What should you know about VWAP?
The last time we discuss how to use COT reports to analyze behaviors of different market’s participants. Another great tool you can use to be a successful trader is the VWAP. In this article, we’ll discover together what is the VWAP and how it can be a powerful tool in a trader’s hand. So, let’s start.
What is the VWAP?
VWAP is the abbreviation of Volume Weighted Average Price. At first look, you can think that VWAP is just a moving average price indicator. But, the VWAP is more than that. A moving average indicator is based only on the closing value of an asset’s price, and it will never give you an accurate information about the true average price. To identify the true average price of a stock, you need factoring volume of transactions for a range of prices. That’s what the VWAP help you to achieve.
How to calculate the VWAP?
The VWAP calculation for an asset is done with the following formula:
Calculation of VWAP consists of five simple steps:
- Based on a price data (OHLC) is calculated a Typical Price [(H+L+C)/3]. As well you can select other calculation prices (see settings in PTMC platform).
- Multiple trade volume by the typical price (or by another calculation price)
- Calculate cumulative of trade volume (it's a denominator in the VWAP formula)
- Calculate cumulative for multiplier of Typical price by volume (it's a numerator in the VWAP formula)
- Calculate VWAP value (divide 4 step by 3 step)
On PTMC, you have various options for VWAP calculation. As shown in Figure 1, plus Close, Open, High and Low prices, you can choose:
- typical price, an average price for High+Low+Close,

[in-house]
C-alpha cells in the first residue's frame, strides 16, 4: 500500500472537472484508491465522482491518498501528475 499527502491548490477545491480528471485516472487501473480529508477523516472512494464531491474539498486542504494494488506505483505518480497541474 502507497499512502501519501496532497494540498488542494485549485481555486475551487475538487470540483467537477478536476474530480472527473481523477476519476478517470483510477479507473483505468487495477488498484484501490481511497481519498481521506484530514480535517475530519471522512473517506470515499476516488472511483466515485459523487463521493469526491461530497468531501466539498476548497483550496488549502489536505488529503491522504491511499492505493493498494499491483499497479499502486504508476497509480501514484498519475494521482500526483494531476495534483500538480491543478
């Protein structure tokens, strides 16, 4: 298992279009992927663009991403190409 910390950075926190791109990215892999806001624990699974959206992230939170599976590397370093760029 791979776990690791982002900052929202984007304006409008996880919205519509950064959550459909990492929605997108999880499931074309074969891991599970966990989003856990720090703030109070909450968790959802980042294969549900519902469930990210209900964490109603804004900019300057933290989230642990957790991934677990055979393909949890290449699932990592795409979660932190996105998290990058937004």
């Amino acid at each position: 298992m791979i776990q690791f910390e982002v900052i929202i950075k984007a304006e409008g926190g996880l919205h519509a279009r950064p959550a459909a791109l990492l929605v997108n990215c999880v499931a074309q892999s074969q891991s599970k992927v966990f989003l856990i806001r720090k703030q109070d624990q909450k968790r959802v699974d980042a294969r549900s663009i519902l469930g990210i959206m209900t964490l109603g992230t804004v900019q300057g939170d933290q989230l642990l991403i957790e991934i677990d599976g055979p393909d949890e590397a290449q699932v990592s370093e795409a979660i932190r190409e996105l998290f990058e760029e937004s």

- median price, an average price for High+Low,
- weighted price, an average price for High+Low+Open+Close.
Why should to use VWAP in your trading?
The Volume-Weighted Average Price (VWAP) indicator, is used as an important benchmark by professionals and institutions. Pros use VWAP to identify value opportunities and base major trading decisions on this level. They do that because VWAP is often seen as the best price of an instrument for any given trading day. Another reason to use this powerful indicator is that numerous trading robots are also coded with the aim of trading at better prices than the VWAP. Moreover, because it takes in count transactions volume, VWAP eliminates market noise better than a classic moving average.
Who should use Volume Weighted Average Price?
The VWAP value resets on daily basis, and it suits the needs of intraday traders. But If you’re a swing trader, you can still use this great trading tool in your strategy. And PTMC makes this possible by offering various parameters. Figure 2 shows that you can choose VWAP calculation based on a cycle of one day, week, or month. You can also choose Intraday calculation cycle and specify a customized cycle duration in minutes (ie 5 min, 15 min...), to make the VWAP tool suit your particular needs.
Trading with VWAP